Do You Need a Kick?


Four Strategies to Avoid Procrastination (Part 2)

“Why do today what you can do tomorrow?”

How many of us have heard that comment? As leaders, we often delay or defer making decisions on things that need to be done.

Famous leaders like Thomas Jefferson famously warned us that we should never put off for tomorrow, what we can do today.  Abraham Lincoln led the movement to abolish slavery, insisting on not escaping the responsibility of tomorrow by evading it today.

Procrastination requires either improving our time-management skills or exercising more self-discipline.

Most of us procrastinate. Then we feel guilty about it and criticize ourselves for avoiding it. And yet we still do it. Sometimes we just need a good kick.

In my last post, I gave you four strategies to overcome procrastinating on work assignments that you don’t like.  This week I have four strategies to help you ‘avoid’ procrastination by removing the temptations.

Here are my four strategies to improve your work productivity and accomplish your goals.

Remove Distractions

The real challenge for leaders is to know when to show restraint.  Distractions are the fuel of procrastination.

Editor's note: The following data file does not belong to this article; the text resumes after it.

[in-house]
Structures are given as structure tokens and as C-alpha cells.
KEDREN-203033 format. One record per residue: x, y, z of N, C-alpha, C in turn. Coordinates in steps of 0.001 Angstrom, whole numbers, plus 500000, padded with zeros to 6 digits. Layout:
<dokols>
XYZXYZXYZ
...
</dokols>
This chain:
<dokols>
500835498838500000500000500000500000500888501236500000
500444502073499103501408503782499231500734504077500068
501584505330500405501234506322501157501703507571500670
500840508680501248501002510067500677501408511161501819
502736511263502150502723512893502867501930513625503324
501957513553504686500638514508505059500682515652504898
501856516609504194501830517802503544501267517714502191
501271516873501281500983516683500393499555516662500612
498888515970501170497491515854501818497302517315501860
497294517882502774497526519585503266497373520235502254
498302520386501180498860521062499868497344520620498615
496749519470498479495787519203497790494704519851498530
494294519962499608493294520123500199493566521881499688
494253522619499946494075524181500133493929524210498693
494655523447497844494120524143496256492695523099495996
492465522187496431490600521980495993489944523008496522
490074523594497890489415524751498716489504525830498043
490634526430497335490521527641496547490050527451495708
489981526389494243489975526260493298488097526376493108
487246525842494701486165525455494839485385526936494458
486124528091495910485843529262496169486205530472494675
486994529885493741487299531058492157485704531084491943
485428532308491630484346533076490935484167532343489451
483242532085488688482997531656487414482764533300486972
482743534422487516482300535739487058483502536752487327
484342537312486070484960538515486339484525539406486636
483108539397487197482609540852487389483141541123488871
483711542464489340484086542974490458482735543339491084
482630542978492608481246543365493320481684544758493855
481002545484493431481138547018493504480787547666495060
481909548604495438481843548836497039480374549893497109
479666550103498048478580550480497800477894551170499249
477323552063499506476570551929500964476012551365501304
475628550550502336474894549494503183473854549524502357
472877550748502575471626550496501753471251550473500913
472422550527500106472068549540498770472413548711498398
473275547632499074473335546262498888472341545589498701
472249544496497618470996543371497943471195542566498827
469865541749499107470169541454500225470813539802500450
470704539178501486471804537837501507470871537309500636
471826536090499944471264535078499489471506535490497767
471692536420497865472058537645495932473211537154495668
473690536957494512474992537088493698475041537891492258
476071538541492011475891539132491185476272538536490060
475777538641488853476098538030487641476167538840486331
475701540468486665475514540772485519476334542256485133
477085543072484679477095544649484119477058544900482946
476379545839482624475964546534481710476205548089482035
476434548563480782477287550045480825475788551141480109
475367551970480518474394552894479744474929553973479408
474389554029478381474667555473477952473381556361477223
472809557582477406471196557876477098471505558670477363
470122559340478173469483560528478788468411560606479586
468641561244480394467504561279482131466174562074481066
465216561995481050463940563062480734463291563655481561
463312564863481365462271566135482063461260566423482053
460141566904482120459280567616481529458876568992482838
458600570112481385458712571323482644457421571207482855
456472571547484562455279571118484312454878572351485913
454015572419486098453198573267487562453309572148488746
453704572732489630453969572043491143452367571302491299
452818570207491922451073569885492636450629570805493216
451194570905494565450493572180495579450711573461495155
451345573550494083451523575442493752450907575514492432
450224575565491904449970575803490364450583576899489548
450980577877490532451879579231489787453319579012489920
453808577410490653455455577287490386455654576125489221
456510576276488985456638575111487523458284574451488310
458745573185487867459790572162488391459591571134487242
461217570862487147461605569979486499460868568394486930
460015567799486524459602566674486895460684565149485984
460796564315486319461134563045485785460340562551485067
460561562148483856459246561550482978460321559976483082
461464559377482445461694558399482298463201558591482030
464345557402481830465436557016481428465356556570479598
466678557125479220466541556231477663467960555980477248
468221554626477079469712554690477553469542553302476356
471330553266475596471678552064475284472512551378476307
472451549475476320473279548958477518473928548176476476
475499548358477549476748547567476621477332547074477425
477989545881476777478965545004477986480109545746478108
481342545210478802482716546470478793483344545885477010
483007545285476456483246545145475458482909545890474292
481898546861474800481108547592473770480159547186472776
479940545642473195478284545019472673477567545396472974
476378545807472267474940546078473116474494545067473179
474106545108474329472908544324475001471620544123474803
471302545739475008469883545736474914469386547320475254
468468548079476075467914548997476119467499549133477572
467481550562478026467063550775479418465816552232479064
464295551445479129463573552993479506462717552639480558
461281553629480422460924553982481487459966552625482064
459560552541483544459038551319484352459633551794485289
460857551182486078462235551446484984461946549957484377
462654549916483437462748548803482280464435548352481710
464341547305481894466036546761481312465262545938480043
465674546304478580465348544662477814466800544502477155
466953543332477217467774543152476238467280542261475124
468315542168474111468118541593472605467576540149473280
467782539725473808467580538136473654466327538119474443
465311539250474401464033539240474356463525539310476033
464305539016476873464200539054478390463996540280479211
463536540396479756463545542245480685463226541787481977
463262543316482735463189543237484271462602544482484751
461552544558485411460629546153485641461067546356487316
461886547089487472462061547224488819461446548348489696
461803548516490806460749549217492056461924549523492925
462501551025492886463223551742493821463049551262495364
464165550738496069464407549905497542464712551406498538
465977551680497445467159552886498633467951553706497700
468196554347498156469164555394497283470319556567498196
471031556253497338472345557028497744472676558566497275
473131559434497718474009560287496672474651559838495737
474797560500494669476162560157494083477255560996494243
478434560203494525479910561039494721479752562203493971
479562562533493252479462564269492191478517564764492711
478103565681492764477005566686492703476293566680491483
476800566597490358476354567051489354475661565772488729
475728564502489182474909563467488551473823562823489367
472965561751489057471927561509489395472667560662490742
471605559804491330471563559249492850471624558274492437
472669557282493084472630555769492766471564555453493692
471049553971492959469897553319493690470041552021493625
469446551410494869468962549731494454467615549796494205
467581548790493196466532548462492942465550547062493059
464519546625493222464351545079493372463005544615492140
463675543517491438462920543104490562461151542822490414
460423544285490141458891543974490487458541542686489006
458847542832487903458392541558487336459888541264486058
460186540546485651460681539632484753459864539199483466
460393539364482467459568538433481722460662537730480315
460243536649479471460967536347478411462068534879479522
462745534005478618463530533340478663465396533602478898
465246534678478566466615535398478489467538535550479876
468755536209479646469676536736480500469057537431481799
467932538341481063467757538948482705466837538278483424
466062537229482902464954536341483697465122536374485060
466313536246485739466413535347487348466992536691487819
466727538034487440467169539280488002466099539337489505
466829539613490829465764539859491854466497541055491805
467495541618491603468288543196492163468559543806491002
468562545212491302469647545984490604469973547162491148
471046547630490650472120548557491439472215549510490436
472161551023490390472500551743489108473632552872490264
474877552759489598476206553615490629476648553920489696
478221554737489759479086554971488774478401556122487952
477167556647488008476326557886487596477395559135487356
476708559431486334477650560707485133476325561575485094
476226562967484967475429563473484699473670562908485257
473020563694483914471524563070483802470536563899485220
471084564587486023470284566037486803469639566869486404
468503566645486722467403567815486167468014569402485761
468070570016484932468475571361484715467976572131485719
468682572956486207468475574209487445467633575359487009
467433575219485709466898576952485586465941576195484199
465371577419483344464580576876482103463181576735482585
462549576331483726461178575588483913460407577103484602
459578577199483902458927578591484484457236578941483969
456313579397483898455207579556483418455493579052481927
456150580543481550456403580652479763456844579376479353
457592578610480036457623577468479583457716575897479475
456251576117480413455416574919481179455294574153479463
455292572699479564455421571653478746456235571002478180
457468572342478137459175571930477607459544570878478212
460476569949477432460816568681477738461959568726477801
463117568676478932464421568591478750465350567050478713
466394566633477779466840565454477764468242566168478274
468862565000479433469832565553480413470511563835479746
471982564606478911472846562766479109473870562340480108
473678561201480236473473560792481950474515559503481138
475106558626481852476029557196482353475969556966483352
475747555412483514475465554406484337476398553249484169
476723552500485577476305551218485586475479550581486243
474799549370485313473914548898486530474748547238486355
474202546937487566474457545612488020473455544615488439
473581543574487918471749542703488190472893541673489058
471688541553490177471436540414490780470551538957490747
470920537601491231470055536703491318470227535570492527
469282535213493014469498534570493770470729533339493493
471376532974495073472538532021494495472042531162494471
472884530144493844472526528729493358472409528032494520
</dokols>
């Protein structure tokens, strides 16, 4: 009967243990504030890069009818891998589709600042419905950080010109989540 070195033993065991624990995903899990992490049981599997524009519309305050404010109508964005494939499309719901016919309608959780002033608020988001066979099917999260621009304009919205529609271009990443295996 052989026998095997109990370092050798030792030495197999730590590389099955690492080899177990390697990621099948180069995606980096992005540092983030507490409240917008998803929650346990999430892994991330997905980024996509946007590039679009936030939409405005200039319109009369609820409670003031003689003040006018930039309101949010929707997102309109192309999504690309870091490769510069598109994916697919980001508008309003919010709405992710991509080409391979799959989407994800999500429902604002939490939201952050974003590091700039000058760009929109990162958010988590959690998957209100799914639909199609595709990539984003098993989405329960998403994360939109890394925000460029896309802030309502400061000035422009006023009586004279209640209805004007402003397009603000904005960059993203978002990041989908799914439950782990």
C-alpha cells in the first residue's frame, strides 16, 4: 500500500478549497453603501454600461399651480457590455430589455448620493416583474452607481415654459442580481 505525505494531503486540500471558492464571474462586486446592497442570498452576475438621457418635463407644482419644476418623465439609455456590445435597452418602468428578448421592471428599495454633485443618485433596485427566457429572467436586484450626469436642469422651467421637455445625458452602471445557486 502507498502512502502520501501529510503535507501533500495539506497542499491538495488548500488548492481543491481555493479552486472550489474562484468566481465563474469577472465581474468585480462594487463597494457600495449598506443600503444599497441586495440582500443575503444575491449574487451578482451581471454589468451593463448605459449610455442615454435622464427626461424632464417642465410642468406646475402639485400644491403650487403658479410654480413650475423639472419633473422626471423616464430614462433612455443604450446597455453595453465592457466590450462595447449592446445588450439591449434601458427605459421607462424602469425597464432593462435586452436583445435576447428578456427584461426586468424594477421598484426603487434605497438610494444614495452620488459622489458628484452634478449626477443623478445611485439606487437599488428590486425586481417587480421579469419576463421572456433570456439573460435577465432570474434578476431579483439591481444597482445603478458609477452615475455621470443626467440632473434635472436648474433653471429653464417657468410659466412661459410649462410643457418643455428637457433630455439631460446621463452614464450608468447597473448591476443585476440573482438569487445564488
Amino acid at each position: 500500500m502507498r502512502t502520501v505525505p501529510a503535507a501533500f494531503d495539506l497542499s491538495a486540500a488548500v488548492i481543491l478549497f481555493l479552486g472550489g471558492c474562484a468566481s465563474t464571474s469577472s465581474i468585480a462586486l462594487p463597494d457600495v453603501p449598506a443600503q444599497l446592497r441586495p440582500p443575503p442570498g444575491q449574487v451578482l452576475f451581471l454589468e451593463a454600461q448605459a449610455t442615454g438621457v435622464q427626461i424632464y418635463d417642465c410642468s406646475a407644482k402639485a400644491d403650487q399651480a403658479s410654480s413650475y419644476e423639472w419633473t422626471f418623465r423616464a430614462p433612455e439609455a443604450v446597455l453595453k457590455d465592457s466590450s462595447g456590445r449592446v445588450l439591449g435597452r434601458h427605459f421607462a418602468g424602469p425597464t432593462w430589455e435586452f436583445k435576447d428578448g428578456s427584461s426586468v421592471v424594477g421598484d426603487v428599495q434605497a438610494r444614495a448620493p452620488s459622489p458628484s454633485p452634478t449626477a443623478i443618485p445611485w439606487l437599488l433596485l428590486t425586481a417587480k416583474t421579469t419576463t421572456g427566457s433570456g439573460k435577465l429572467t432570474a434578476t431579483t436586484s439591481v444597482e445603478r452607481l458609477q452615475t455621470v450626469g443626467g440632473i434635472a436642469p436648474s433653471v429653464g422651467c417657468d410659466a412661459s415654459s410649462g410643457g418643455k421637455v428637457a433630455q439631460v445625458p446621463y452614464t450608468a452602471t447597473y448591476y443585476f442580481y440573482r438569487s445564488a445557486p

Here are a few to avoid:

  • Office clutter: Clean up your space at the end of each day, at home and in the office. A clean space will keep you focused and not interrupt your work.
  • Email notification: Establish specific times to check email. Automatic notifications are distracting and cut into the time you spend on each project.
  • Telephone calls: Do not take all calls. Choose a time to return calls and texts.
  • Environment: Remove distractions such as books, magazines, etc., from your workstation.

Start Small and Build

Breaking a habit of procrastination does not happen overnight. You need to start small and build to end procrastination once and for all.

Begin by creating a daily to-do list.  I have an exercise book at my desk where I write a weekly task list. If at the end of the week, I didn’t complete my list, I forward them to the “top” of next week’s assignments.

Don’t pile on the work. Create a daily schedule breaking down your larger tasks into smaller ones.

Set Realistic Deadlines

Schedules and deadlines will help you stay focused.

Be realistic with your scheduling, and even allow time for interruptions and emergencies. Don’t create a schedule on the best-case scenario, you’re setting yourself up for failure.

It’s important to realize that your team’s time management has to do with the way you lead. Remember, leaders set the tone, and if you miss deadlines, people notice.

Reward Yourself

Procrastination is one habit you need to quit.

When you’ve accomplished a task, you’ve been postponing, reward yourself!

Taking action builds confidence, just like repetitions with weights build muscle. Reward yourself for the successes, this will lead to more action and achievement.